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MIT chemical engineers developed a method that could make pills smaller

MIT chemical engineers developed a method that could make pills smaller

Anyone who's ever opened a bottle of antibiotics or other medication and lamented the fact that they had to swallow a massive horse pill has also wished pills were smaller. Chemical engineers at MIT have found a way to load more drug into a tablet, which could mean smaller and easier to swallow pills in the future. The scientists say that about 60 percent of the drugs on the market have hydrophobic molecules as their active ingredients.

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This carbon nanotube “reactor” could one day power microscopic robots

This carbon nanotube “reactor” could one day power microscopic robots

Tiny carbon nanotubes that can generate energy simply through bobbing in a special liquid could one day be a breakthrough power source for micro-robotics or even smaller devices, researchers at MIT say. The approach could also provide a new and far more efficient source of electricity for electrochemistry, tapping power from the environment to make chemical conversions that rely less on traditional power sources.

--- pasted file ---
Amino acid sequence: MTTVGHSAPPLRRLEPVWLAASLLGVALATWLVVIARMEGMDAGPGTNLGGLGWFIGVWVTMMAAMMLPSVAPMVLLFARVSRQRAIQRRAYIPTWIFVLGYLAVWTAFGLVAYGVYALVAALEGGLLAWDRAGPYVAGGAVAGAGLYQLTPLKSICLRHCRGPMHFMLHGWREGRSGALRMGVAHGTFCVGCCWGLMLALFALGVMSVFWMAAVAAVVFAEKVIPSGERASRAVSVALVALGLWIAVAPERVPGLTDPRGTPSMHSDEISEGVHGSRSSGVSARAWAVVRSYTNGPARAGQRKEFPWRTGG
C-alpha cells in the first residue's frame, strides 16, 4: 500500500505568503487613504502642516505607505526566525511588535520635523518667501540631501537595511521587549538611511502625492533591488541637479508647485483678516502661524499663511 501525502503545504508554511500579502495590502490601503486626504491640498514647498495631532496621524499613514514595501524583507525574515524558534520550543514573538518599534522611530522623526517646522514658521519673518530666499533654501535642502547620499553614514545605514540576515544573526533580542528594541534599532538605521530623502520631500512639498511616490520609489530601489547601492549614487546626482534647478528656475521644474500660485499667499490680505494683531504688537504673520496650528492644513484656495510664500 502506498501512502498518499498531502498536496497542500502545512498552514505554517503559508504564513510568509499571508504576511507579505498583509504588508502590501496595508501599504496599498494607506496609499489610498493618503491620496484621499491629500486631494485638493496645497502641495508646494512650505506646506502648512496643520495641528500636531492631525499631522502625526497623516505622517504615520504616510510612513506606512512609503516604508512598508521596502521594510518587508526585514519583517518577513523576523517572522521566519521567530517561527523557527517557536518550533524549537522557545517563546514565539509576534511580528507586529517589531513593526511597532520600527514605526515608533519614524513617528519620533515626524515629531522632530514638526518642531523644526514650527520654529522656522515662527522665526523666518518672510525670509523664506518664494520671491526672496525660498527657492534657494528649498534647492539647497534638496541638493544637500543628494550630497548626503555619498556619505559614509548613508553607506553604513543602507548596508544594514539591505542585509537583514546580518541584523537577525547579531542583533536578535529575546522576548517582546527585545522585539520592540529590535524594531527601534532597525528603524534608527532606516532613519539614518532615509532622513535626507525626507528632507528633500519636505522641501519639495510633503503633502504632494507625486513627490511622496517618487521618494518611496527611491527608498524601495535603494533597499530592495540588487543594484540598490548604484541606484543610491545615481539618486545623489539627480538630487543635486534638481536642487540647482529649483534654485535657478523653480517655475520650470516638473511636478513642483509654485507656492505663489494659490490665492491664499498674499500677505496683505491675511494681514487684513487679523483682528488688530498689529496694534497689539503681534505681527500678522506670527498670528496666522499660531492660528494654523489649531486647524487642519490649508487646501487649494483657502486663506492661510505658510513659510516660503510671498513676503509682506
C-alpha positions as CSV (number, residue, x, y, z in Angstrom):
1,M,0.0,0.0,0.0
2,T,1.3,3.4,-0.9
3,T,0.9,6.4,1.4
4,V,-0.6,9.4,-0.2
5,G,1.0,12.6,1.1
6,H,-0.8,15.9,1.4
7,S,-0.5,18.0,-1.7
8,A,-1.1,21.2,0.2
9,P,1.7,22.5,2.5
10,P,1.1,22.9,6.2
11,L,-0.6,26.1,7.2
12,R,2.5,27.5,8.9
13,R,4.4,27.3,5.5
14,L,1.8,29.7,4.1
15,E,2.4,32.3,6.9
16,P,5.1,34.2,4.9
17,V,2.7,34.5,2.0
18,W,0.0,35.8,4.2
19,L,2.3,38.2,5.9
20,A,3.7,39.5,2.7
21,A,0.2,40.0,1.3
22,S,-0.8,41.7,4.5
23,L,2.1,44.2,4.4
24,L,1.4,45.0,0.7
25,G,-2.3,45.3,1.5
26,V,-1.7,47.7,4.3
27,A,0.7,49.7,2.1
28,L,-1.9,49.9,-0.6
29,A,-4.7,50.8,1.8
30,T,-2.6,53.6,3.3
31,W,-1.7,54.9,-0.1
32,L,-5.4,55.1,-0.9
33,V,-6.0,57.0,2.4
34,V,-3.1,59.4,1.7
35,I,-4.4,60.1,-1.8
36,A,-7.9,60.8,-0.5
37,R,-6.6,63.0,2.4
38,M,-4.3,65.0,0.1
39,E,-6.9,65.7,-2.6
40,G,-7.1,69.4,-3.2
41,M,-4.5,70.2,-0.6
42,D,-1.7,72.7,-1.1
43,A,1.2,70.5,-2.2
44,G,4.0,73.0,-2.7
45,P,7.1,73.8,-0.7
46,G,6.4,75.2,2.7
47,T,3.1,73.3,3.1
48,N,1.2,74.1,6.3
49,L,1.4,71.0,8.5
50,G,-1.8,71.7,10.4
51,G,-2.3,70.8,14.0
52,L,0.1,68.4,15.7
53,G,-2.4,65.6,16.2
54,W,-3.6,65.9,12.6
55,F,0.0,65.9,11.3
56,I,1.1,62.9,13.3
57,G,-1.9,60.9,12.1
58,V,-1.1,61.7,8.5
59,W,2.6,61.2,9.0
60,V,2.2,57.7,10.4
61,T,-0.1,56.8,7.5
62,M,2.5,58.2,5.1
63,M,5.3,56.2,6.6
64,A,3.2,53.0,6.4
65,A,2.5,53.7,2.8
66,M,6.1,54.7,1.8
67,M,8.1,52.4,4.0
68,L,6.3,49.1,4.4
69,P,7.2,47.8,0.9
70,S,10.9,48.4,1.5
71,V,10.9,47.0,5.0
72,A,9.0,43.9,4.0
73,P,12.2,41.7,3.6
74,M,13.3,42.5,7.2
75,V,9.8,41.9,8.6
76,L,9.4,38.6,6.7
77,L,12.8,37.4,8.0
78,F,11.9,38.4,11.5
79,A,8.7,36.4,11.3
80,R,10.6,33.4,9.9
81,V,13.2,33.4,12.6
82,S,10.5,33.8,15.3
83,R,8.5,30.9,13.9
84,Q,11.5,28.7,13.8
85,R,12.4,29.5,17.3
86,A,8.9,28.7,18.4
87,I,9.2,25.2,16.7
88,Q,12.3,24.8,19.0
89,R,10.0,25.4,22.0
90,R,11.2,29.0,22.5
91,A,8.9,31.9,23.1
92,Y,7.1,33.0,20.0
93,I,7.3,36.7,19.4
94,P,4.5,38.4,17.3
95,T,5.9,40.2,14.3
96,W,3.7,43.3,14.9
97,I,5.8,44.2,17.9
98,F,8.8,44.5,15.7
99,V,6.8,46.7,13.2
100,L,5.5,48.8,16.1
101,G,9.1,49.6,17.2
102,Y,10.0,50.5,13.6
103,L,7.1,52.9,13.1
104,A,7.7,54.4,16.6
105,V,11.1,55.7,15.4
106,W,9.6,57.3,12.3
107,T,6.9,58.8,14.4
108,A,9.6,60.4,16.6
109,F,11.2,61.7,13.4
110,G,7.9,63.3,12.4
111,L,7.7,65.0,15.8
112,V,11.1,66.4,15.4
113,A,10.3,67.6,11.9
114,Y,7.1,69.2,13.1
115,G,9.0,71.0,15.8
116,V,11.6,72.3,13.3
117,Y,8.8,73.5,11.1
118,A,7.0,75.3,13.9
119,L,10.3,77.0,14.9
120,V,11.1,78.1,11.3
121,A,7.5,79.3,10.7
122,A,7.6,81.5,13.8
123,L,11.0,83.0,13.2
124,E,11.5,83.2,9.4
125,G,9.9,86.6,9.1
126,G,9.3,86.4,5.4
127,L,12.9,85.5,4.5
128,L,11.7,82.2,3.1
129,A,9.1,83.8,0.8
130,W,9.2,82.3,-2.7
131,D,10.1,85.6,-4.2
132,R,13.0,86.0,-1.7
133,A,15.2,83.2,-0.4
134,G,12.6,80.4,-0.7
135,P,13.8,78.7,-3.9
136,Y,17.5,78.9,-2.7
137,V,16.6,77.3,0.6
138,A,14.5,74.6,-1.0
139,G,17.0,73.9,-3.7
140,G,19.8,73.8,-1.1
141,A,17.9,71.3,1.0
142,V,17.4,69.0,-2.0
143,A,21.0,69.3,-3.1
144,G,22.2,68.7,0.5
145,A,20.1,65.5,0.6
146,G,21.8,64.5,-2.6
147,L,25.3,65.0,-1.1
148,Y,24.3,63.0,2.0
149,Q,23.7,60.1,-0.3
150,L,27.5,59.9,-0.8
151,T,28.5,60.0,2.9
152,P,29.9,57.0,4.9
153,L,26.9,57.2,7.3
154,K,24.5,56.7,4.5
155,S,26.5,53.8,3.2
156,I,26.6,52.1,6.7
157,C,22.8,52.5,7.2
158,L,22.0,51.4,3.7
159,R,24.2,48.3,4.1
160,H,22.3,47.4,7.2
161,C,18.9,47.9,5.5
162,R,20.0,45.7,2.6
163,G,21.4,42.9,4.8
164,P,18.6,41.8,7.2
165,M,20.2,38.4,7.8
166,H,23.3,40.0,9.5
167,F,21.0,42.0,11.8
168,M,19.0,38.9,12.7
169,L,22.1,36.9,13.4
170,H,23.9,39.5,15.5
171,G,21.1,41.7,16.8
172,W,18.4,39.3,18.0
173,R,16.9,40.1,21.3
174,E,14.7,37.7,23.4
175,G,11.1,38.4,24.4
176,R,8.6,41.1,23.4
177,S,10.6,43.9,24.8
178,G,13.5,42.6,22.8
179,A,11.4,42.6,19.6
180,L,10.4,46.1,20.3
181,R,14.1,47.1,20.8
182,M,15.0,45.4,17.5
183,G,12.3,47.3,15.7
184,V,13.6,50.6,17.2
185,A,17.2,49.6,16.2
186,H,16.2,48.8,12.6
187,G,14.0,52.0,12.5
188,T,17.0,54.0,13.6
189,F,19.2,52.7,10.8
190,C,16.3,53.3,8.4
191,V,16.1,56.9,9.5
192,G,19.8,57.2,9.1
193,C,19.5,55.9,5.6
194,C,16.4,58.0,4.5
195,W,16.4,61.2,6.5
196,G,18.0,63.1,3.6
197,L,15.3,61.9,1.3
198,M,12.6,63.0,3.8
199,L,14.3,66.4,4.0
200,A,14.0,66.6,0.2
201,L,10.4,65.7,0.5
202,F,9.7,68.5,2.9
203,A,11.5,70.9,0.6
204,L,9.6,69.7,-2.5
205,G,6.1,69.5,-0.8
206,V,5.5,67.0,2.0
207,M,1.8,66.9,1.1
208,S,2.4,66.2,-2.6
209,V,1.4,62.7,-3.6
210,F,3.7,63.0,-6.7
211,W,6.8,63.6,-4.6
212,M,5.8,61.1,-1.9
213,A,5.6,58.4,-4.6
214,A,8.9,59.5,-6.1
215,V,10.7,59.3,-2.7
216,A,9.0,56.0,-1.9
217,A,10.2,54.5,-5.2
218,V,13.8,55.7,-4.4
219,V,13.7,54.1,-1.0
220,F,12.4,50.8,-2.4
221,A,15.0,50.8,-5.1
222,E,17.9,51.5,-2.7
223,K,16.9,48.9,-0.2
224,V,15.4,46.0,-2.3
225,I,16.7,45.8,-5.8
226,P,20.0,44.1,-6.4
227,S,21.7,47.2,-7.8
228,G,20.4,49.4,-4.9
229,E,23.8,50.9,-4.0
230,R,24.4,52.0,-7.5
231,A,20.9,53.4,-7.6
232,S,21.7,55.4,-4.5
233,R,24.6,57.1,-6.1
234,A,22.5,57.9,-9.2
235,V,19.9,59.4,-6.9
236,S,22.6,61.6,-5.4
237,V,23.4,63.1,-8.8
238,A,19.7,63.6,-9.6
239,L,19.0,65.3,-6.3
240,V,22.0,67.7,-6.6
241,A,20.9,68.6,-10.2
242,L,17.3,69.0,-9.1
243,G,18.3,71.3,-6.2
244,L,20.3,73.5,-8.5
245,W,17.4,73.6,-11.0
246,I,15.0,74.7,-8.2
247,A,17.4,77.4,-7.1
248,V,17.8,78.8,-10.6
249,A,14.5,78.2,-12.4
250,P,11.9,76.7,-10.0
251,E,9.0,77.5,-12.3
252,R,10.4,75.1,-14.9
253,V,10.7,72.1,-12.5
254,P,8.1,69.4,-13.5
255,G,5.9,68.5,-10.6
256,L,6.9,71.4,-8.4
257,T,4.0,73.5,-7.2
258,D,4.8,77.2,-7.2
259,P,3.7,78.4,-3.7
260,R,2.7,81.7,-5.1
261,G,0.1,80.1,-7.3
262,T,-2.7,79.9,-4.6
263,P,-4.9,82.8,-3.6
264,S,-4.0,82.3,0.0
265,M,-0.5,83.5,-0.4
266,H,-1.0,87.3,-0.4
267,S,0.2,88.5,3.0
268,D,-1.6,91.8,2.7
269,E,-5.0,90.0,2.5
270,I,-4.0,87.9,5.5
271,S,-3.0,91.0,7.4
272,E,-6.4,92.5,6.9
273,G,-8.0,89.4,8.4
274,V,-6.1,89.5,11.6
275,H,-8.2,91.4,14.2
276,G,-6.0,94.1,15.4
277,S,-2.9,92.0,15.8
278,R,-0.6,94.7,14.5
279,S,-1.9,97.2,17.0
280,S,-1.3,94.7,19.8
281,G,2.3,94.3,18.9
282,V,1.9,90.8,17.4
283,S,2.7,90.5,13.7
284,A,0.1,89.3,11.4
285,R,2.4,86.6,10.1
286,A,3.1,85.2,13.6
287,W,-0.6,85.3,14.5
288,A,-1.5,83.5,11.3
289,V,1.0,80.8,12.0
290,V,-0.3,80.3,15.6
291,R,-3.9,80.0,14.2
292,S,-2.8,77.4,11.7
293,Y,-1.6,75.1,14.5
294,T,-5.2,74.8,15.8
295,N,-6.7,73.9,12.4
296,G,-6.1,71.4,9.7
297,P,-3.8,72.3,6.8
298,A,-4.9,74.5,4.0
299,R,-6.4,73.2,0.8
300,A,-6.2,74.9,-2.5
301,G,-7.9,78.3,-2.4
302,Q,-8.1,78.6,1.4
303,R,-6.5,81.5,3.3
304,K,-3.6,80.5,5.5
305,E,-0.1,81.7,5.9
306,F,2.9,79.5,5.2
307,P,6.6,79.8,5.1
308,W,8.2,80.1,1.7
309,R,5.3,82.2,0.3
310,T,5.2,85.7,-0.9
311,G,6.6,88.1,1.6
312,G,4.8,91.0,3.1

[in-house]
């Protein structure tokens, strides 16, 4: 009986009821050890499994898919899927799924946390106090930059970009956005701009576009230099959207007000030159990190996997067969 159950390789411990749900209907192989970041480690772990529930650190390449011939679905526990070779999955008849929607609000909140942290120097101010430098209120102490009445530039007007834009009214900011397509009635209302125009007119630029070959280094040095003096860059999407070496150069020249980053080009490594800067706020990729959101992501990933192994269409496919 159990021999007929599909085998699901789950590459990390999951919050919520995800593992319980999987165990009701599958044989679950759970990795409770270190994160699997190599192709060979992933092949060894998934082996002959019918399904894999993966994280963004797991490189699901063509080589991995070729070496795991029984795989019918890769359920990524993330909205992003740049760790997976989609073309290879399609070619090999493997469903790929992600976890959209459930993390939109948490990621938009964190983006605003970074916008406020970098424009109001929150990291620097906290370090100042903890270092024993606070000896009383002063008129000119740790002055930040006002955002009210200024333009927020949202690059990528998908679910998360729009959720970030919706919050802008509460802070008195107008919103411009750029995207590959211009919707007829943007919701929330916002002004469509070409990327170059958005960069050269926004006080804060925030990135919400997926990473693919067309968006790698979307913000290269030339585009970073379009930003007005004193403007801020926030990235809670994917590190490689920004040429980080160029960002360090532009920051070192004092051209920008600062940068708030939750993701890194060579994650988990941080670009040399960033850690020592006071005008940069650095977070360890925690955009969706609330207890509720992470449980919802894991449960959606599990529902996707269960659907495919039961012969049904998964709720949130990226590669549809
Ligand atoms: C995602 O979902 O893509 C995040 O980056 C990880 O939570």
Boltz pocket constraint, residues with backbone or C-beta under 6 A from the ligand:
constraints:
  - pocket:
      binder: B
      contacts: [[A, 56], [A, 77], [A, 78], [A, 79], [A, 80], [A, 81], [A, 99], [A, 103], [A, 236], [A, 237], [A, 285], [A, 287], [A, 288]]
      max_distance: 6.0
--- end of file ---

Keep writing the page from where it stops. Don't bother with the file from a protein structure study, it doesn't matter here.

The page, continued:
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Amsterdam is testing autonomous boats on its famous canal system

Amsterdam is testing autonomous boats on its famous canal system

Typically when we talk about autonomous vehicles, we're talking about autonomous cars. However, there are other types of autonomous vehicles, including autonomous aircraft and autonomous boats. Amsterdam is famous for many things, one of them is its canal system and the water taxis that take people all around the city.

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MIT programmable fiber can infer physical activity

MIT programmable fiber can infer physical activity

Researchers at MIT have created the first fiber that has digital capabilities. The fiber can sense, store, analyze, and infer activity and be sewn into his shirt. MIT professor Yoel Fink says the digital fiber has expanded the possibilities for fabrics to uncover hidden patterns in the human body that could potentially be used for physical performance monitoring, medical inference, and early disease detection.

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MIT developed a robotic finger able to sense buried items